Catonsville Streetcar Men Circa 1915

- click image for more -
Catonsville, Maryland, C. 1915. These no-nonsense chaps manned streetcars for the Baltimore Traction company. In those days, two-man crews were the norm, with a motorman at the tiller and a conductor to collect tickets and to be the first line of customer service. The car's signage references Hillen, York, and Frederick Roads, all of which still exist today in the city of Baltimore. Without additional documentation, it's not clear exactly how a streetcar would traverse those as part of one route.
Catonsville, Maryland, C. 1915. These no-nonsense chaps manned streetcars for the Baltimore Traction company. In those days, two-man crews were the norm, with a motorman at the tiller and a conductor to collect tickets and to be the first line of customer service. The car’s signage references Hillen, York, and Frederick Roads, all of which still exist today in the city of Baltimore. Without additional documentation, it’s not clear exactly how a streetcar would traverse those as part of one route.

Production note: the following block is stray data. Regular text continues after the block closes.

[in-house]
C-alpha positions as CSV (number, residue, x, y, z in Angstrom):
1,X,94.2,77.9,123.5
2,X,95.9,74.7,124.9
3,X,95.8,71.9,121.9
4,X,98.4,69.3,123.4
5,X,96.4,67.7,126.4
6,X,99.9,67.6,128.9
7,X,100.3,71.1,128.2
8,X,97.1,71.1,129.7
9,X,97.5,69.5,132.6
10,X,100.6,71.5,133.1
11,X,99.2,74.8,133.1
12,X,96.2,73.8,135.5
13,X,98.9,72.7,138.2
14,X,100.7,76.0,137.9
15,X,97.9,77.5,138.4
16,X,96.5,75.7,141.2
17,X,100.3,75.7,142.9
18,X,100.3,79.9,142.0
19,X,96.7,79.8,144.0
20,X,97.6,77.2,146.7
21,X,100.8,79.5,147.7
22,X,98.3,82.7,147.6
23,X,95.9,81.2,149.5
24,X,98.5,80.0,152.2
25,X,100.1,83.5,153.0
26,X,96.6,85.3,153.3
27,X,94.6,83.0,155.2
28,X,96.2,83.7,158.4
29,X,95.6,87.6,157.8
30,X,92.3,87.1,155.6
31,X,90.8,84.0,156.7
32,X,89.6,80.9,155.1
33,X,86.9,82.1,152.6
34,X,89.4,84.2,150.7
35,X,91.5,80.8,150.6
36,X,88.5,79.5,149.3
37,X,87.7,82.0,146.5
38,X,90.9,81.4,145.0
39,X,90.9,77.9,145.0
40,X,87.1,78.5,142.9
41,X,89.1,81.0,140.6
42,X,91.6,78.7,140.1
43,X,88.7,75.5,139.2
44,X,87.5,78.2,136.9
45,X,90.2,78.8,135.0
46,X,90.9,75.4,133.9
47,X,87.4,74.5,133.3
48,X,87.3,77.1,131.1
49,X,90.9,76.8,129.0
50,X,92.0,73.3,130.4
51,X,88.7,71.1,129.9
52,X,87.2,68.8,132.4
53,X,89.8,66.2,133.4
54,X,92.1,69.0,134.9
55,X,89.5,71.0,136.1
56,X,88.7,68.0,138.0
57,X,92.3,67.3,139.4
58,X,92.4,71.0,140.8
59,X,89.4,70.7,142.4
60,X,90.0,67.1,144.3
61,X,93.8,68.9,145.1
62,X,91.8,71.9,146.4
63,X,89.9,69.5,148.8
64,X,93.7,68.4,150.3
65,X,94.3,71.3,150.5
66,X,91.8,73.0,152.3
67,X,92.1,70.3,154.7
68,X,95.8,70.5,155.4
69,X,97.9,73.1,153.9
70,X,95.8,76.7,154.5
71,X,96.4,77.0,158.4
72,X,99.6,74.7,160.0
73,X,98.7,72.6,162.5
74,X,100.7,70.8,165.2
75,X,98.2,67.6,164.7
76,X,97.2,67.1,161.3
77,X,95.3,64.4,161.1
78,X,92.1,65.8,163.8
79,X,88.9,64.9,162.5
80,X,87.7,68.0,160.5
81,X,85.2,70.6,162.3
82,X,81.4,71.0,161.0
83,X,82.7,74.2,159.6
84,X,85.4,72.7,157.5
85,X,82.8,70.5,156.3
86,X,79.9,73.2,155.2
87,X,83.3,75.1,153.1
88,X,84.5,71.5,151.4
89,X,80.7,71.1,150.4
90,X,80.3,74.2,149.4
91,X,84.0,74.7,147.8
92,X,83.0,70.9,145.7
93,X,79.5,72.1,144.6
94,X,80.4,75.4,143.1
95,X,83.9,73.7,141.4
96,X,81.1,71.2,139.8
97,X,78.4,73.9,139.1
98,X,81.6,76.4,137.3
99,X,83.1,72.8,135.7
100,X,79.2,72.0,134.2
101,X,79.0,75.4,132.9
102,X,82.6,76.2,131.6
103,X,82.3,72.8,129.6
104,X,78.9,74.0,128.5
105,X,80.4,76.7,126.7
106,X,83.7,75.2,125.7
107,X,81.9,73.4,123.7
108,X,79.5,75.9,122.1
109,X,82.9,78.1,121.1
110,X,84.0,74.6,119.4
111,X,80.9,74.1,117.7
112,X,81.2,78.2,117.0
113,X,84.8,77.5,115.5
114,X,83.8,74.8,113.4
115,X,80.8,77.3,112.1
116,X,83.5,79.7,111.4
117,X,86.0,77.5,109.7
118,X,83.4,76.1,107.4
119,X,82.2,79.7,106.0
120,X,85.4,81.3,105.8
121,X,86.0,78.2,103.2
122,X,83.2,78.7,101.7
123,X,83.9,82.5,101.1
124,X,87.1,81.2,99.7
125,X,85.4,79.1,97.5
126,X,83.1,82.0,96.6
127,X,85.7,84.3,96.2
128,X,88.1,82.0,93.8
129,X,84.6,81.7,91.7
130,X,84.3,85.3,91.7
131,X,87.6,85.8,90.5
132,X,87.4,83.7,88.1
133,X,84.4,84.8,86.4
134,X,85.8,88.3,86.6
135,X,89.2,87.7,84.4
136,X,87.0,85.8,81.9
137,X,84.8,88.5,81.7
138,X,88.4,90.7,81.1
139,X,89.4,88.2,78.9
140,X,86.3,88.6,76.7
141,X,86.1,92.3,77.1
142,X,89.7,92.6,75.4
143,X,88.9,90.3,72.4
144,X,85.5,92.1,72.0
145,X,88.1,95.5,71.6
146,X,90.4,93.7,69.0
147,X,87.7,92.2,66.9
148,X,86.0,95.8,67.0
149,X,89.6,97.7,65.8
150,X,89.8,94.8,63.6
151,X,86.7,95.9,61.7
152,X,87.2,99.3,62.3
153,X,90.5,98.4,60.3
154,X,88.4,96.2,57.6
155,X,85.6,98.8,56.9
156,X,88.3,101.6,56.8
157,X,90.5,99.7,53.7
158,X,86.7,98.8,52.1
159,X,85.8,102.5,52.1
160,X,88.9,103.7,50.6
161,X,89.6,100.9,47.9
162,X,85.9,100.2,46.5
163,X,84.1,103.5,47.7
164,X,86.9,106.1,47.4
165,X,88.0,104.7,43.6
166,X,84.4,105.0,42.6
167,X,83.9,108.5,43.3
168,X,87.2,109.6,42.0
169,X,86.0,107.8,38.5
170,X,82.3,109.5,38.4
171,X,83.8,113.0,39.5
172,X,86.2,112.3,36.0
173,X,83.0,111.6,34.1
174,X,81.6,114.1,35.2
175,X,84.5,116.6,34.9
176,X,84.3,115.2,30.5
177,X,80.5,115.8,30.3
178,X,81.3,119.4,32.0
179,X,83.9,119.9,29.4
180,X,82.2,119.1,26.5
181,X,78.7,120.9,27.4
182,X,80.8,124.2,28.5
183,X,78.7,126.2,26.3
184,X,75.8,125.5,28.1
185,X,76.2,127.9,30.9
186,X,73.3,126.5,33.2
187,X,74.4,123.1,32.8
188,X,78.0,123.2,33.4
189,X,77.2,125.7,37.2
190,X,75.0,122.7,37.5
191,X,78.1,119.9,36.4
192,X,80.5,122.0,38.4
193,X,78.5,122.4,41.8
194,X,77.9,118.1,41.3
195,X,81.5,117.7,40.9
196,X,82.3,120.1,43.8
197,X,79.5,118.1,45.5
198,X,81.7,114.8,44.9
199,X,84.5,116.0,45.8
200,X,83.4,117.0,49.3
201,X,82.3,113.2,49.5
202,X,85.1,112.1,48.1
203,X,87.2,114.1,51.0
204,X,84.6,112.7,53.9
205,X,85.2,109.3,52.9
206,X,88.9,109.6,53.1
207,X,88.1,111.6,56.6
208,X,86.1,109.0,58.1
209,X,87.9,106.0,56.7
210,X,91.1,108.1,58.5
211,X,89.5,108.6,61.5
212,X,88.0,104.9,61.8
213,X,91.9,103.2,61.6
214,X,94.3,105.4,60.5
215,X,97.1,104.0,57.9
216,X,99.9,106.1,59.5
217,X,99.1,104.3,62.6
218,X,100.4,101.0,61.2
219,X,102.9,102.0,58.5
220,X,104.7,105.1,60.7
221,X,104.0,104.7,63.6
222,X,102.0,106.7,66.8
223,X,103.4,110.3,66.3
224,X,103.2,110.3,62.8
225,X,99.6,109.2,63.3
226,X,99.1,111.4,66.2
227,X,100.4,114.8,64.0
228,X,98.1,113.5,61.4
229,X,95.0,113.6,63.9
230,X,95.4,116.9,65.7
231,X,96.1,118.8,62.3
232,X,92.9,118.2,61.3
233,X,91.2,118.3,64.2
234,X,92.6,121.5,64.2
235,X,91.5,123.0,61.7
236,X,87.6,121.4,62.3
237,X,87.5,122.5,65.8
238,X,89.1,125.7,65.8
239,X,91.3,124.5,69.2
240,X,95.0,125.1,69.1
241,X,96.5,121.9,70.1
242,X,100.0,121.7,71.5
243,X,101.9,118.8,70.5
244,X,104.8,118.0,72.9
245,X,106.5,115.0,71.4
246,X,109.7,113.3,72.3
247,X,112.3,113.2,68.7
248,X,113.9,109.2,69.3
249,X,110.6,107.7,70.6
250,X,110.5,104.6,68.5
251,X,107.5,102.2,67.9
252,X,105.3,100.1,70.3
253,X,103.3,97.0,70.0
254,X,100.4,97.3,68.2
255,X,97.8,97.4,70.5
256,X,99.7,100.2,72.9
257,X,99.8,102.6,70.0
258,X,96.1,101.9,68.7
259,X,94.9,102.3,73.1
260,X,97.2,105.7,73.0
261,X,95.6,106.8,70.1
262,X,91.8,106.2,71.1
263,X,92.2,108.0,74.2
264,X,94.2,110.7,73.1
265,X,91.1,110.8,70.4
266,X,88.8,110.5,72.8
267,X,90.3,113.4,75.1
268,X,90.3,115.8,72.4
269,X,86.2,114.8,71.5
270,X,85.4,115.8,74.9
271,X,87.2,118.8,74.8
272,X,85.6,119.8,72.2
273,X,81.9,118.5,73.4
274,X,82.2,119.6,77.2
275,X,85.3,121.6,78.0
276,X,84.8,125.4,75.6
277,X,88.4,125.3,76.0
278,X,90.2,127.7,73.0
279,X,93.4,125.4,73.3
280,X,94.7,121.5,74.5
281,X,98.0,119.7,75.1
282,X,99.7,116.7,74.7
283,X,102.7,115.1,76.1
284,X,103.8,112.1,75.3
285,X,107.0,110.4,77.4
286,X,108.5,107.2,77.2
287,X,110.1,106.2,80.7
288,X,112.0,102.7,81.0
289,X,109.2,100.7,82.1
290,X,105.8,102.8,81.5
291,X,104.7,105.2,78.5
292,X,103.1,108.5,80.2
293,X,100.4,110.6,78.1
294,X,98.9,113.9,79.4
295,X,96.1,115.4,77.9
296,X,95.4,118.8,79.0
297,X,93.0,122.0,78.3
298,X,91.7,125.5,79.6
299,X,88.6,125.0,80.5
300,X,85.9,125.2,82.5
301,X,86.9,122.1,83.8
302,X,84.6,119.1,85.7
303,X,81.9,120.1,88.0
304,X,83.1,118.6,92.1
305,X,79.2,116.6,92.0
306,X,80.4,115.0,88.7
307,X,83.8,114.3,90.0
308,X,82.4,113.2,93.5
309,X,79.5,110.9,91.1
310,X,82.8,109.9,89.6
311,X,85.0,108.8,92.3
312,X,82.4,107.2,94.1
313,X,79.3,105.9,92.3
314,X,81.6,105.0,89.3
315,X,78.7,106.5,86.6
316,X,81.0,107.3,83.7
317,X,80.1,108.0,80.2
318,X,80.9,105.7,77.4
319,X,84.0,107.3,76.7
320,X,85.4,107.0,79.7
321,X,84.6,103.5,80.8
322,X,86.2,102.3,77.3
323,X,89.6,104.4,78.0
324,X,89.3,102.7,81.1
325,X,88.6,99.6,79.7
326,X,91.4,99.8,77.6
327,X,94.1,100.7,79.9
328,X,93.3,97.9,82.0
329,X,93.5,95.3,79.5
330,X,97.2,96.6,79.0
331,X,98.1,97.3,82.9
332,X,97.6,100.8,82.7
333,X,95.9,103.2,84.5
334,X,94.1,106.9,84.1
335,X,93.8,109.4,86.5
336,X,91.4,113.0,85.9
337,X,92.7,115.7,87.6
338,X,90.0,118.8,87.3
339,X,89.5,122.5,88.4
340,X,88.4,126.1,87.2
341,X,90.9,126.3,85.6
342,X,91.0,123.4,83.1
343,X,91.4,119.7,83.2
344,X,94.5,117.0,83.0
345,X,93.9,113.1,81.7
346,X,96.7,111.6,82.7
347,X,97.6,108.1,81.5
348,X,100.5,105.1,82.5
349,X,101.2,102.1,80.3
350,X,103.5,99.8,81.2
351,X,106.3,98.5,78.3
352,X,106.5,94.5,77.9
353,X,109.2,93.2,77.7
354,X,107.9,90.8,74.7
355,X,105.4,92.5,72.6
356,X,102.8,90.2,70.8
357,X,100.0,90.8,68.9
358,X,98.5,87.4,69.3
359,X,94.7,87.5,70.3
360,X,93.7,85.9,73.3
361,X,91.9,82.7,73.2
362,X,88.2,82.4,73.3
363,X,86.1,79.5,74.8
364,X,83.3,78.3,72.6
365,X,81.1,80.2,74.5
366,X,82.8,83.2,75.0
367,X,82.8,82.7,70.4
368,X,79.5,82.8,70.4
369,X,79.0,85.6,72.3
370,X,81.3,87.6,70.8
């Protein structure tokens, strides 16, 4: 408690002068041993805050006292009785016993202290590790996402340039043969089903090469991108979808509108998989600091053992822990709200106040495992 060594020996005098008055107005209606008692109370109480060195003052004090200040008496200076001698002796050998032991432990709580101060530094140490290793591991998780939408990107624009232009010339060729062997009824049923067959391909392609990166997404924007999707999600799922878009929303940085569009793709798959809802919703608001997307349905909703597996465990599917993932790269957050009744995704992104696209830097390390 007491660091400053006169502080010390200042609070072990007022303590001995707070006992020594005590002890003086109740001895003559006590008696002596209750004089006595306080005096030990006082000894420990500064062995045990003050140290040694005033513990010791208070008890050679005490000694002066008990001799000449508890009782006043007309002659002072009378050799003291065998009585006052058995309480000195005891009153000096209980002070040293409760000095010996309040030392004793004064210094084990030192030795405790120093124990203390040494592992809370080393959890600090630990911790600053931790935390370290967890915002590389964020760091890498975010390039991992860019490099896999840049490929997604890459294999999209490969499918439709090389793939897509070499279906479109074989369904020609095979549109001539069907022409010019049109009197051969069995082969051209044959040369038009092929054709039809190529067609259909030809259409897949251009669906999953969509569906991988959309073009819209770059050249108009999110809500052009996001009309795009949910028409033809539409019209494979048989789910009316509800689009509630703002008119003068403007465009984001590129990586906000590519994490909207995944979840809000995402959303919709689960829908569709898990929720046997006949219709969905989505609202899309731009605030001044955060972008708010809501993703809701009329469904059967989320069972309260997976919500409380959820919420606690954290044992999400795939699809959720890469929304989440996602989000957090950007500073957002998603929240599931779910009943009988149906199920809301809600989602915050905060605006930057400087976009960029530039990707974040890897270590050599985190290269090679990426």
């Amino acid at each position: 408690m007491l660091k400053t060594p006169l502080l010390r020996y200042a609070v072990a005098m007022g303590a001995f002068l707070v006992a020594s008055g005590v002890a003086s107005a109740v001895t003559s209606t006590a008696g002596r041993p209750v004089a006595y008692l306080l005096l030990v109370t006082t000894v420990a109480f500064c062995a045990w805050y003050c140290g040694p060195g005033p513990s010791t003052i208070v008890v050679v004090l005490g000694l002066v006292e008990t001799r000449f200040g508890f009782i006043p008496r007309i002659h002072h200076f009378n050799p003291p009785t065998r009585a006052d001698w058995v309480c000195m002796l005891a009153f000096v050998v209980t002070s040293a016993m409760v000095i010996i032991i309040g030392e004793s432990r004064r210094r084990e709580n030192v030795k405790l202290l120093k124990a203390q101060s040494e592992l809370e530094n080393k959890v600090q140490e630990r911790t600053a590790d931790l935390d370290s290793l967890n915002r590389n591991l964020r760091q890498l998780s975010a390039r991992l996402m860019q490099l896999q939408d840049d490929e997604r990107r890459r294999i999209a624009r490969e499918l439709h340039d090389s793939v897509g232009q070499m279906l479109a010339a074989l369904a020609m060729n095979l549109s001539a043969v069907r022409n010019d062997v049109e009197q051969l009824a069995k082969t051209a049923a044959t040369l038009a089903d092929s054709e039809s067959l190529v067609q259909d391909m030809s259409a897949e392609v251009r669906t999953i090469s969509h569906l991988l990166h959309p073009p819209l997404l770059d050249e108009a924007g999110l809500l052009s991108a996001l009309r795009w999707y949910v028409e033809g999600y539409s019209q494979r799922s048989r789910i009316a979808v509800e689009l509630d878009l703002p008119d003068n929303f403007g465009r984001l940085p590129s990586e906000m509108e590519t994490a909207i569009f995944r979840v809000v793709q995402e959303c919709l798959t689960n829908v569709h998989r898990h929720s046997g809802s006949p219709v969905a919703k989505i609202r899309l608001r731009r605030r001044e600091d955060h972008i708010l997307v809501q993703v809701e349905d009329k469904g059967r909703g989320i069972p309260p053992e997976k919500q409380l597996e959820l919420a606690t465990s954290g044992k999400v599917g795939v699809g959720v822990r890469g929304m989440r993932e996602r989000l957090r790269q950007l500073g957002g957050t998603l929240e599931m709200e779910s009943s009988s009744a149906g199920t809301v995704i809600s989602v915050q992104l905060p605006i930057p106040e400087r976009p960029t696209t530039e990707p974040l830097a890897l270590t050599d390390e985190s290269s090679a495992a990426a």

Here’s an old photo of men that manned the Baltimore streetcars back around 1915.

About Tom

Tom founded Ghosts of DC on January 4th, 2012 as a blog to uncover the lost and untold history of Washington, D.C. He has lived in the city for over a decade and loves exploring every corner of the District.

Check Also

Biddle Alley, ca. 1911. Baltimore, Maryland. Subject Vertical File, Baltimore City, Streets. Featured in Housing Conditions in Baltimore: Report of a Special Committee of the Association for the Improvement of the Condition of the Poor and the Charity Organization Society, Submitting Results of an Investigation by Janet E. Kemp

Baltimore Alley Dwelling in 1911

Here is a great old photo from the Maryland Historical Society. This is a terrific …